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PILOT STORIES: Culver and Webb

Two of Major Fleet's most outstanding pilots were Howard Paul Culver and Torrey H. Webb.

Howard Paul Culver was born in Eau Claire in 1893 and grew up in Ashland, Wisconsin. Paul, as he preferred to be called, graduated from St. John's Military Academy in Delafield and received a degree in Mechanical Engineering from the Illinois Institute of Technology. He learned to fly at the Curtiss School of Aviation in Newport News, Virginia. Culver was a test pilot and flying instructor during the first World War and was an army airmail pilot from May 15 to August 9, 1918. Of the first airmail pilots, Culver was the only one who had more than four months of flying experience. During his airmail service, Culver flew over 3,000 miles, logging 48 hours of flying time and suffering only one forced landing in 36 trips.

After graduating from Columbia and serving in the army, Lieutenant Torrey Webb completed his aviation training at Ellington Field, where he came to Major Fleet's attention. His good record spoke well for him, and Fleet hired him for the airmail service. Webb flew over 3,500 miles as an airmail pilot, spending 45 hours in the air. As did Culver, Webb suffered only one forced landing in his airmail career.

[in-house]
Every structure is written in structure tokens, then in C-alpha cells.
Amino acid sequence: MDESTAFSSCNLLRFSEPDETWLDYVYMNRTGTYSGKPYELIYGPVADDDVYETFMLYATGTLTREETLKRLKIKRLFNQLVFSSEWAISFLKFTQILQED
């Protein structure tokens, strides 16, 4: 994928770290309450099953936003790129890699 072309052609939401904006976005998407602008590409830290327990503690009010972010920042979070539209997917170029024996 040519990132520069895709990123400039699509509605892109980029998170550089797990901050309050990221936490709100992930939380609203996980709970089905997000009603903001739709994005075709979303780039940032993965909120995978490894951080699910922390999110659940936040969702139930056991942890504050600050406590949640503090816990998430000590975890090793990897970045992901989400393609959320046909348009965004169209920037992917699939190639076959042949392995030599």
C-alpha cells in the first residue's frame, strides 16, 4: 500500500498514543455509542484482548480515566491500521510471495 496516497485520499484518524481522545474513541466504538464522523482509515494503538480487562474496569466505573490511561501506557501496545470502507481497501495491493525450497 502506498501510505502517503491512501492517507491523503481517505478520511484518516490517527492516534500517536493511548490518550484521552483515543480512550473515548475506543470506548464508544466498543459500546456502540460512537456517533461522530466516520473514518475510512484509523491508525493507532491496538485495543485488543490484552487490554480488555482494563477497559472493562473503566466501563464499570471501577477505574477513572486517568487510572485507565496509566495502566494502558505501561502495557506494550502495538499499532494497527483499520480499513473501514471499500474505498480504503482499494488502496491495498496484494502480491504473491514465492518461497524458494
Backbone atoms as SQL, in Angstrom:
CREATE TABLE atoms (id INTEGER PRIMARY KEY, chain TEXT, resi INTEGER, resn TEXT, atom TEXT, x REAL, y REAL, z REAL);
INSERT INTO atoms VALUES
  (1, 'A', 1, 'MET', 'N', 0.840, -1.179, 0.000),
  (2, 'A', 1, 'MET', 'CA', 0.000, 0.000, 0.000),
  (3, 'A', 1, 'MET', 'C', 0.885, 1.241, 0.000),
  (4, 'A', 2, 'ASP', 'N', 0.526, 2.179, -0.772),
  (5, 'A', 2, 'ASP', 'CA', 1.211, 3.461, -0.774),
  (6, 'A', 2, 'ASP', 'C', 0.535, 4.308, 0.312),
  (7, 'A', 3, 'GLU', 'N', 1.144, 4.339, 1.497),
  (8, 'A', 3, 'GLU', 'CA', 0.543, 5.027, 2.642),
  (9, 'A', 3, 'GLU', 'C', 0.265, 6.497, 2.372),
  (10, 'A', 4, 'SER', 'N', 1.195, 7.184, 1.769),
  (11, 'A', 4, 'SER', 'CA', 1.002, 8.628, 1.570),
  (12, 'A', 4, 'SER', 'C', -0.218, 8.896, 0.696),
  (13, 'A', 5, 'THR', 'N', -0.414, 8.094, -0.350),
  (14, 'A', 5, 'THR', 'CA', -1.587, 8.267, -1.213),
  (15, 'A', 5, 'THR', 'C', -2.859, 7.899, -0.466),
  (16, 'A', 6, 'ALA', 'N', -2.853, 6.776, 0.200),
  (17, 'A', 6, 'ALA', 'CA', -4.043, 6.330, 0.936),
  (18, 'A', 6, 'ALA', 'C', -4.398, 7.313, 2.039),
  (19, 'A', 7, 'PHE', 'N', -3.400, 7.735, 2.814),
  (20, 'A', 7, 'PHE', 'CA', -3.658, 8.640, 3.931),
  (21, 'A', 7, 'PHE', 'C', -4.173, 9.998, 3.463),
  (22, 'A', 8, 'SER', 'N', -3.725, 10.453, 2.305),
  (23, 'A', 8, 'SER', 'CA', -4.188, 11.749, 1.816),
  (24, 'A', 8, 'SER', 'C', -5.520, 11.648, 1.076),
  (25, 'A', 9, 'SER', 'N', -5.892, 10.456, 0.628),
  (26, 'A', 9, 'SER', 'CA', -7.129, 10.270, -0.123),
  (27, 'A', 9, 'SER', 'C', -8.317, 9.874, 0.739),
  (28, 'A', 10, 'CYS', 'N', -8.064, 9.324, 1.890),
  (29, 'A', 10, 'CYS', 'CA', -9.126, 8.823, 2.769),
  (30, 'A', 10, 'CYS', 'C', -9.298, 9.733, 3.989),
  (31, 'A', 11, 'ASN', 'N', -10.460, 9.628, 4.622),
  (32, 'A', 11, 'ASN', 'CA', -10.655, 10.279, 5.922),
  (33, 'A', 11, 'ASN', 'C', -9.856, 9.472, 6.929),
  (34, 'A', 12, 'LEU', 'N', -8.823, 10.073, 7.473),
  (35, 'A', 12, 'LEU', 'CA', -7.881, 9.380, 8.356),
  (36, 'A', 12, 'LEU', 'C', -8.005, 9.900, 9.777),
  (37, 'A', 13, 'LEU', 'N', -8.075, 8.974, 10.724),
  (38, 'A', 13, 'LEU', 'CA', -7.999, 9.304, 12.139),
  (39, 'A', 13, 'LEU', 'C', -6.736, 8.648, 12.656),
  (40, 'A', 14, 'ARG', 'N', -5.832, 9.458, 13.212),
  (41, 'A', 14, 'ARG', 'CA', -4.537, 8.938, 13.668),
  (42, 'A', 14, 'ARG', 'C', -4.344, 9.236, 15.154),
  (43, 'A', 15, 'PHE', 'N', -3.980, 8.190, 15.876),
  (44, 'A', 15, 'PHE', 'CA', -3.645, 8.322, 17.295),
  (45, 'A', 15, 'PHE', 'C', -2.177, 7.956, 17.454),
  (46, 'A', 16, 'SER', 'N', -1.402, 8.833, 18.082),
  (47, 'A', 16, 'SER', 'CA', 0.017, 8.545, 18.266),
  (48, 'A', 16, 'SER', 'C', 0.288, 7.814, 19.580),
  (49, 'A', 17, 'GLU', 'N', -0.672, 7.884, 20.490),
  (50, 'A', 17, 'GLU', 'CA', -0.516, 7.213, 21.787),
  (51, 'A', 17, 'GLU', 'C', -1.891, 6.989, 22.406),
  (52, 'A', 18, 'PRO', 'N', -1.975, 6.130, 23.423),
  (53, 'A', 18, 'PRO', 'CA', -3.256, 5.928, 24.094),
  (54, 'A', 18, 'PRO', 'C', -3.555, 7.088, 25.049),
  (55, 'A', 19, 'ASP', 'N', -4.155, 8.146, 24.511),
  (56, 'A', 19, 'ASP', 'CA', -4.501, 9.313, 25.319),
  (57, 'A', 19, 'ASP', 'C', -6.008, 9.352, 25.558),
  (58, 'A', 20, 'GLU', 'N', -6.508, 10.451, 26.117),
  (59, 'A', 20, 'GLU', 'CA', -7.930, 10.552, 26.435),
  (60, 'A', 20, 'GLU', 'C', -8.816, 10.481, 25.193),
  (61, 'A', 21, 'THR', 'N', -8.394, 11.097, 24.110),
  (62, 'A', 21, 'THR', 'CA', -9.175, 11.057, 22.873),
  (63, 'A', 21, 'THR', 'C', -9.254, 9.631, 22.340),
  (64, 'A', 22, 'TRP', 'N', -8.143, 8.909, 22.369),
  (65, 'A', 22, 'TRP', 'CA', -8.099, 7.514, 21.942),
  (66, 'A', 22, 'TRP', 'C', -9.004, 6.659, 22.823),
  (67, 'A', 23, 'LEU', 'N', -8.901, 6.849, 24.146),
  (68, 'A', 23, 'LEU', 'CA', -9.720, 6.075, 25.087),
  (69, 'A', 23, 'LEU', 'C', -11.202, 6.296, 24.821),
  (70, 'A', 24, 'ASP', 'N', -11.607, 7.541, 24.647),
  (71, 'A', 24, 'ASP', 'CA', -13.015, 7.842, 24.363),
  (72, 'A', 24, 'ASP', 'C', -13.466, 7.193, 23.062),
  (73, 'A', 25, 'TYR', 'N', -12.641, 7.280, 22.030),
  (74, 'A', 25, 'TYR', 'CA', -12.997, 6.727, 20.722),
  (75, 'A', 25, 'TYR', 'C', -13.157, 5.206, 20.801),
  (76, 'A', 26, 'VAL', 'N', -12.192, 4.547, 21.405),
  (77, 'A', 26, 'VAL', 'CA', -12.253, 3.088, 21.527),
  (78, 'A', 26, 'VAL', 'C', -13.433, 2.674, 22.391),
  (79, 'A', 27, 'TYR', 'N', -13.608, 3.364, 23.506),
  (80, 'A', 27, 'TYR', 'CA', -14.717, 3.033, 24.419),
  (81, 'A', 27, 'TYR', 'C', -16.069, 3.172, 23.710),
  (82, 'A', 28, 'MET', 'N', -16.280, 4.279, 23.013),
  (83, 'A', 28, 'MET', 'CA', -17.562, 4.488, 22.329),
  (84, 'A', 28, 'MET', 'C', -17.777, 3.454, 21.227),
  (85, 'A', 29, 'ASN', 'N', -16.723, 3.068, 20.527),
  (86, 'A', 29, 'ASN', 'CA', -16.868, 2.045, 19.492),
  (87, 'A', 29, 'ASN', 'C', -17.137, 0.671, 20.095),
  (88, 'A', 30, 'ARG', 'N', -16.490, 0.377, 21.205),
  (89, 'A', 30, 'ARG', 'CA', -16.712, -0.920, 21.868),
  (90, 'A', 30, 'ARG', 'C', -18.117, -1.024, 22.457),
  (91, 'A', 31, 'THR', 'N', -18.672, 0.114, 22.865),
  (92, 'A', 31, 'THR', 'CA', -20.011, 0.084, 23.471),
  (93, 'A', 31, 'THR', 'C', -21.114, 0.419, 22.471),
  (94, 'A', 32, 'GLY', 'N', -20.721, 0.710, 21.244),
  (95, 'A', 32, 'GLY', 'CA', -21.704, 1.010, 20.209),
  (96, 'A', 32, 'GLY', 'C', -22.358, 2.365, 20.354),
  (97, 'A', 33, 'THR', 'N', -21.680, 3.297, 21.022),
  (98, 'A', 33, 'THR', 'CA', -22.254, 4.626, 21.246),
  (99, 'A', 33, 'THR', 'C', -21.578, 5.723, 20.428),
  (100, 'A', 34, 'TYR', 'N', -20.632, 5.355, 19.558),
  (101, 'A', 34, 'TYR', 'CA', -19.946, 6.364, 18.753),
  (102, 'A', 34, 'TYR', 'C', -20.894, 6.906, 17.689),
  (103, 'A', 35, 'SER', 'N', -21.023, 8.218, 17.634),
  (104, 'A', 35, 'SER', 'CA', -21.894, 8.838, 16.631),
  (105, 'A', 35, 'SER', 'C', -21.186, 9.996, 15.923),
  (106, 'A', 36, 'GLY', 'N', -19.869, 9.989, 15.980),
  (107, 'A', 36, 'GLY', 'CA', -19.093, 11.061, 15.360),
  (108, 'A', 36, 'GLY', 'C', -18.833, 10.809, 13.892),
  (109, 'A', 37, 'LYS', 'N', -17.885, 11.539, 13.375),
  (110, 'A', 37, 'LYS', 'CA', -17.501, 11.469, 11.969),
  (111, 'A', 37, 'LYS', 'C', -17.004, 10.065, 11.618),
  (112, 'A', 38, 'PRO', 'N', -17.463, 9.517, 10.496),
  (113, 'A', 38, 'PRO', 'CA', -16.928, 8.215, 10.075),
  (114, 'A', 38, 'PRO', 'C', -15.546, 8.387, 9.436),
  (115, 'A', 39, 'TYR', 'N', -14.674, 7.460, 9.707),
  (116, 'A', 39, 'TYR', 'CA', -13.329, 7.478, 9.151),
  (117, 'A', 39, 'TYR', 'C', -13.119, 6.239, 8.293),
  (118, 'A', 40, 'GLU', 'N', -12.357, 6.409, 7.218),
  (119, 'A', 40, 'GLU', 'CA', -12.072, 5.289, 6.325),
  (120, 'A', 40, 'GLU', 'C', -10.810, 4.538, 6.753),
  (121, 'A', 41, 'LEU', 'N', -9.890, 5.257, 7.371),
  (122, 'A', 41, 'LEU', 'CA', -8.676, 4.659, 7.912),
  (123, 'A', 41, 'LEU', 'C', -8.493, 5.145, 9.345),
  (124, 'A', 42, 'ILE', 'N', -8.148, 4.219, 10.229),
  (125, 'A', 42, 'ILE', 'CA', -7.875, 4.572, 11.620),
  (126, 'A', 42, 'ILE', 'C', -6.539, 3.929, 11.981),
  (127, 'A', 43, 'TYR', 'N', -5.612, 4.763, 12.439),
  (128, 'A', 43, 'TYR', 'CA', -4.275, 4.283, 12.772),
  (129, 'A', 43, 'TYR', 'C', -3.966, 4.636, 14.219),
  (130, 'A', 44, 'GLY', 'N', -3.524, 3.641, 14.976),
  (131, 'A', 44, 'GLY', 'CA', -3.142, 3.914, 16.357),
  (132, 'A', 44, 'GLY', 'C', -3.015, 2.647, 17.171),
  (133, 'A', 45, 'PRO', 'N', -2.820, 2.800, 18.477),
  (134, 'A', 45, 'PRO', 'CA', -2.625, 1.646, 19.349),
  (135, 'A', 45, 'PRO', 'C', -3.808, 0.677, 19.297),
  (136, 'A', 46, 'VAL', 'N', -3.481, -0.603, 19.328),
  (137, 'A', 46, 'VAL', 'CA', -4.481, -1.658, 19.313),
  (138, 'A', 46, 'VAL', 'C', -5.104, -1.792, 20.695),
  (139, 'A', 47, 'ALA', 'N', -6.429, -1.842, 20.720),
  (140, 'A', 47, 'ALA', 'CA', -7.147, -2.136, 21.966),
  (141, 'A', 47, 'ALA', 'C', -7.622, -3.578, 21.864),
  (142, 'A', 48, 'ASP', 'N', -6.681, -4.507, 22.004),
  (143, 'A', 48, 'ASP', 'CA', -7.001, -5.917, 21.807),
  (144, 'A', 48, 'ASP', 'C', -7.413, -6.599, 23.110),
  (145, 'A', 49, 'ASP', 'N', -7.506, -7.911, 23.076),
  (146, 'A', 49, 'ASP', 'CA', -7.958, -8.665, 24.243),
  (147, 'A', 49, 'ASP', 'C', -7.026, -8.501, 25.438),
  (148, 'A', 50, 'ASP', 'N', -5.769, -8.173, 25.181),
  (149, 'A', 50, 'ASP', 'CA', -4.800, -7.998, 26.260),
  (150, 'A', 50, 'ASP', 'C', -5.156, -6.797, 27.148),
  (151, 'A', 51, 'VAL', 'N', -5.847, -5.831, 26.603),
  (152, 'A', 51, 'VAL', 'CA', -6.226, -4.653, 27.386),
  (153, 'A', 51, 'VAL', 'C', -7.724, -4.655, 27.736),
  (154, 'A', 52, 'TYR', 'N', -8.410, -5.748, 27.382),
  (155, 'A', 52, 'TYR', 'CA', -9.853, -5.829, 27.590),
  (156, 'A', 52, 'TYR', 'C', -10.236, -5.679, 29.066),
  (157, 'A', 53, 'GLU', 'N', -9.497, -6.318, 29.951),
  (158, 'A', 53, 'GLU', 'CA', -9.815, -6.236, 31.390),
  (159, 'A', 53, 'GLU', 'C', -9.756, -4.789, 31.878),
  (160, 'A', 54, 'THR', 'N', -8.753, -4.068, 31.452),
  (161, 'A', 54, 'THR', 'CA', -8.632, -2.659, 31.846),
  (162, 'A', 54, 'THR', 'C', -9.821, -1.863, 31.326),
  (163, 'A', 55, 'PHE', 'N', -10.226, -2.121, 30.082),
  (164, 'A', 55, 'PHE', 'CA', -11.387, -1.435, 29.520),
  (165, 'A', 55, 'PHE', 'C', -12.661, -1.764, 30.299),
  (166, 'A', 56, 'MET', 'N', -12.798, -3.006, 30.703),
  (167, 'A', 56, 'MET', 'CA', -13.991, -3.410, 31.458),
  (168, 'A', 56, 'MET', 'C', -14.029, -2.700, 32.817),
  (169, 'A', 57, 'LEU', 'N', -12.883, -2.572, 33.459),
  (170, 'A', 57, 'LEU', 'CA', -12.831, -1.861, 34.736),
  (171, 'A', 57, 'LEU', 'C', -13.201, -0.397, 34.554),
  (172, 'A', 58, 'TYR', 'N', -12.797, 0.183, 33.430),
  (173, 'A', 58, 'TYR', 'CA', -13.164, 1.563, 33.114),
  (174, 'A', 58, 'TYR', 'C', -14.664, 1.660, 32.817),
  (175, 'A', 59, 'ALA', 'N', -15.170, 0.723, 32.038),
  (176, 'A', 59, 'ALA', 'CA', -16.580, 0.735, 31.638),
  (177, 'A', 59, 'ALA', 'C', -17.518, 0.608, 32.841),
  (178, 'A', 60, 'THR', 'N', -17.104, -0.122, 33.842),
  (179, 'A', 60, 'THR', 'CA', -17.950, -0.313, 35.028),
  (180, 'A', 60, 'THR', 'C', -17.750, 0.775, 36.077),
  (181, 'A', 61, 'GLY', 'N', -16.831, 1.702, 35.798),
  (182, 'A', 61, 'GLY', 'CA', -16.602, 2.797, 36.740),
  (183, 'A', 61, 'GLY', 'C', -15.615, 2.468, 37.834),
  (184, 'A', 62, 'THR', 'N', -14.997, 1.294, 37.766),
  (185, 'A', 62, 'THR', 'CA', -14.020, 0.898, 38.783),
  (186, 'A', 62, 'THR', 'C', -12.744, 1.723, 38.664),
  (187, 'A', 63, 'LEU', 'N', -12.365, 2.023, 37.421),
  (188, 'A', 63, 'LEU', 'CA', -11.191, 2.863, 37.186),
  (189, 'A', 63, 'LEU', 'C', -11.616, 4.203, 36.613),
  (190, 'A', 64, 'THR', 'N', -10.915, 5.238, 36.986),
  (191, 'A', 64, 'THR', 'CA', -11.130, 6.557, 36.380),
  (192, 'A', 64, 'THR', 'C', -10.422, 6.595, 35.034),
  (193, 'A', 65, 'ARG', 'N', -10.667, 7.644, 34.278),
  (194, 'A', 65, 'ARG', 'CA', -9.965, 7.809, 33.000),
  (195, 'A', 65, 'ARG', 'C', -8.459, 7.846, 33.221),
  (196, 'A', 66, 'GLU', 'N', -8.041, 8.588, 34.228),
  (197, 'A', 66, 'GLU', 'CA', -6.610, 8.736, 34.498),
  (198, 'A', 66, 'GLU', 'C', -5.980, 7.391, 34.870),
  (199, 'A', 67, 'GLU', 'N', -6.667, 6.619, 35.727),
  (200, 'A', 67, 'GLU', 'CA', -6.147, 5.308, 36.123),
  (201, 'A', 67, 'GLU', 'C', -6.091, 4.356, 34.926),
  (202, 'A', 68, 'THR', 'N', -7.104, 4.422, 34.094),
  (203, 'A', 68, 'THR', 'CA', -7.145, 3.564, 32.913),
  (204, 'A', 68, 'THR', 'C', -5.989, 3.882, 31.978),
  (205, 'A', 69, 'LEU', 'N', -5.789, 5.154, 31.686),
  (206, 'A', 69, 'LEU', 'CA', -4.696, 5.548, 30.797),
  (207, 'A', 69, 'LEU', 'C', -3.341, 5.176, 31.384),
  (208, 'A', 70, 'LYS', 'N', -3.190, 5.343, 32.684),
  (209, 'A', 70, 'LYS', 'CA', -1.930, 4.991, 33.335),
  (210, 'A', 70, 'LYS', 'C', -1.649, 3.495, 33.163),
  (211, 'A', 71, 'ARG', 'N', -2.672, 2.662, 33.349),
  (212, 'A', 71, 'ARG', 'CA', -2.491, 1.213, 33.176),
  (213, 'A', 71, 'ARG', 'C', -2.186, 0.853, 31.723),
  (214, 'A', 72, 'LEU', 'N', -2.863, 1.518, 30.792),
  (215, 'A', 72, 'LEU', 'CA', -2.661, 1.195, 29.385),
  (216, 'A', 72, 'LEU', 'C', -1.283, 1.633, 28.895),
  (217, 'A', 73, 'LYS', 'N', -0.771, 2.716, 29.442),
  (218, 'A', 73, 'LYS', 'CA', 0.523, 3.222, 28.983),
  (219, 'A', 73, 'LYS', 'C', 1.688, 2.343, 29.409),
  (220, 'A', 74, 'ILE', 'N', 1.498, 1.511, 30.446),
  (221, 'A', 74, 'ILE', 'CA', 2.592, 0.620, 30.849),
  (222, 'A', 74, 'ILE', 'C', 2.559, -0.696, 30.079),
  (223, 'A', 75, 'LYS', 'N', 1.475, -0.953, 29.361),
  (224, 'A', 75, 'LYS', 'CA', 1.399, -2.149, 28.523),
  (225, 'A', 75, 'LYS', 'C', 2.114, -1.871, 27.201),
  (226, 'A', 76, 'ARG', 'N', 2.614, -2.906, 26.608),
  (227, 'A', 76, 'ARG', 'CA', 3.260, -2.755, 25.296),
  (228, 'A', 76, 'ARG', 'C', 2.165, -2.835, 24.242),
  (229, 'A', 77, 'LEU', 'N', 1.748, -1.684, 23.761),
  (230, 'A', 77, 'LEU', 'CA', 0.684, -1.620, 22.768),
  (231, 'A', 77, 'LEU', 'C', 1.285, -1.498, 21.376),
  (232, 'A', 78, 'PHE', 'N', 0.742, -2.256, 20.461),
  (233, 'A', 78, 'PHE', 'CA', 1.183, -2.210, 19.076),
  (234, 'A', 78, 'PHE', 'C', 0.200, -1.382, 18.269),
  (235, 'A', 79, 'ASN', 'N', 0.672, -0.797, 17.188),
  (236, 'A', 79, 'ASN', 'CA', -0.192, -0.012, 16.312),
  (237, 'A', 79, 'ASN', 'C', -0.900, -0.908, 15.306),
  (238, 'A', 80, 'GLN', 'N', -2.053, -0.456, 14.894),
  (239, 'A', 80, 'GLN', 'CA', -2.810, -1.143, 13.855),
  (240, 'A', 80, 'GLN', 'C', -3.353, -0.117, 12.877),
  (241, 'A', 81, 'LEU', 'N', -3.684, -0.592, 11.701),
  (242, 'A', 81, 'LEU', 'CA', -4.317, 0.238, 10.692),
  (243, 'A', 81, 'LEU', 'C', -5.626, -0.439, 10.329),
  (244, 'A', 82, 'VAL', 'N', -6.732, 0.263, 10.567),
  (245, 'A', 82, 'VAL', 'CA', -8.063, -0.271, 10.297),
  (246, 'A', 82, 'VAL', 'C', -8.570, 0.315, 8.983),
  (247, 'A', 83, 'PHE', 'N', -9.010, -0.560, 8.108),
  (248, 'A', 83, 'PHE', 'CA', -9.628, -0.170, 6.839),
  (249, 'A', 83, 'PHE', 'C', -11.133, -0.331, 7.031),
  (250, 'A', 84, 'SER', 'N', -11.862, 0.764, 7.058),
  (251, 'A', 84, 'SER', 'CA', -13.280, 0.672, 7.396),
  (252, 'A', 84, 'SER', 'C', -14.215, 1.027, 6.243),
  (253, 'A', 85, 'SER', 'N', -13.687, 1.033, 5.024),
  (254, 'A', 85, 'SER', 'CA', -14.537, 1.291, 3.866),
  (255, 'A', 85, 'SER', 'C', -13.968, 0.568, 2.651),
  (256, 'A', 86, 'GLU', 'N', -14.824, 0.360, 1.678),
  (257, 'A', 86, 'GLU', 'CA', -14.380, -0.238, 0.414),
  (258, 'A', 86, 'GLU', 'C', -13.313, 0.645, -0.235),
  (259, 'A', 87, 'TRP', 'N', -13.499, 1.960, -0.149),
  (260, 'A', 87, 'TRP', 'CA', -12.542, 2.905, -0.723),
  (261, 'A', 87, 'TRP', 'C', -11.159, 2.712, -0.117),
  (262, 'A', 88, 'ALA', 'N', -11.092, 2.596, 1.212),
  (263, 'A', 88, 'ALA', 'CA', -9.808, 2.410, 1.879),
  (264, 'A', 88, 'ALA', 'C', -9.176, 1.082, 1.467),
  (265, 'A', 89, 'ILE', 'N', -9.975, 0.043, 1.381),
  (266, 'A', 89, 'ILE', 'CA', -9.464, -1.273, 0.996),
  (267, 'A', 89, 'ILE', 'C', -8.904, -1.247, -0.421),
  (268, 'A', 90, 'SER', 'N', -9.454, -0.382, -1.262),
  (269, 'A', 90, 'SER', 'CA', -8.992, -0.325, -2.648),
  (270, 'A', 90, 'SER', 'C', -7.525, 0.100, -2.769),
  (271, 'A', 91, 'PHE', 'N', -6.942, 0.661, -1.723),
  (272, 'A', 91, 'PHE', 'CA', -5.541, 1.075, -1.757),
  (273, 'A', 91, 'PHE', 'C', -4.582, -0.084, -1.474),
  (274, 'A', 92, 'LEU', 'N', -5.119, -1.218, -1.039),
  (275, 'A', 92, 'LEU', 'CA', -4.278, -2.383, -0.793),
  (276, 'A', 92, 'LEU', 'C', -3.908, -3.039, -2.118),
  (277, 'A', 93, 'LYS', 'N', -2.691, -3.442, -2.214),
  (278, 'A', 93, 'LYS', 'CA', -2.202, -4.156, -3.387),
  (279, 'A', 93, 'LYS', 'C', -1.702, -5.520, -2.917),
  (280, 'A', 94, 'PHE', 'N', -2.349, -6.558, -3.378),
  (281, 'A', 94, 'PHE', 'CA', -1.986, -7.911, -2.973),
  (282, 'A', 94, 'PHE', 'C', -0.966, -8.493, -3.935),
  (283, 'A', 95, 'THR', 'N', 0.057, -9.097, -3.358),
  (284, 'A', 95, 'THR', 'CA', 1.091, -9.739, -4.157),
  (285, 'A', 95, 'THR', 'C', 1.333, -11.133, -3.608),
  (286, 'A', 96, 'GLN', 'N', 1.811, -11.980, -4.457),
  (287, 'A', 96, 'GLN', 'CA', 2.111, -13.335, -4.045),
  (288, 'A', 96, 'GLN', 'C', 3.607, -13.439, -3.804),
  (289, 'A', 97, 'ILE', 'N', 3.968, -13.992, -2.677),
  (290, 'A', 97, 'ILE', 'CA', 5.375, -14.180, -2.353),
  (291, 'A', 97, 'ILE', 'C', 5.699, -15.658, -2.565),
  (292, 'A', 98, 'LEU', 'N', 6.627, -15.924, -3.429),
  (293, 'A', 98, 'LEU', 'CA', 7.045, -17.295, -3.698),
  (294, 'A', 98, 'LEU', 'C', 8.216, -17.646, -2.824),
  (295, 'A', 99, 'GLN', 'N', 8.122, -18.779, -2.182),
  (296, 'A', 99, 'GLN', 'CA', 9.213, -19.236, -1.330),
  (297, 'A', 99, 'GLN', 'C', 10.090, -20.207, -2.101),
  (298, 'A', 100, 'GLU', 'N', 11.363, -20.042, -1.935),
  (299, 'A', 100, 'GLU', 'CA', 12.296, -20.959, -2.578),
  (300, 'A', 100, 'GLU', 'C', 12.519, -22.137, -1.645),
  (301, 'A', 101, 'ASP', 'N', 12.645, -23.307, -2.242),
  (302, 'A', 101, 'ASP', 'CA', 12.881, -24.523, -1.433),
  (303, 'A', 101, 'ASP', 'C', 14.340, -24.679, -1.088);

Click here to learn more about Culver and Webb.

Webb receiving bag of airmail May 15, 1918 Webb on top of his wrecked Jenny aircraft
Culver receives first mail May 15, 1918 Webb taking off from Belmont Park May 15, 1918
Click on the photos to view a larger image.

(top left) Webb receiving bag of airmail May 15, 1918

(top right) Webb on top of his wrecked Jenny aircraft

(bottom left) Culver receives first mail May 15, 1918

(bottom right) Webb taking off from Belmont Park May 15, 1918
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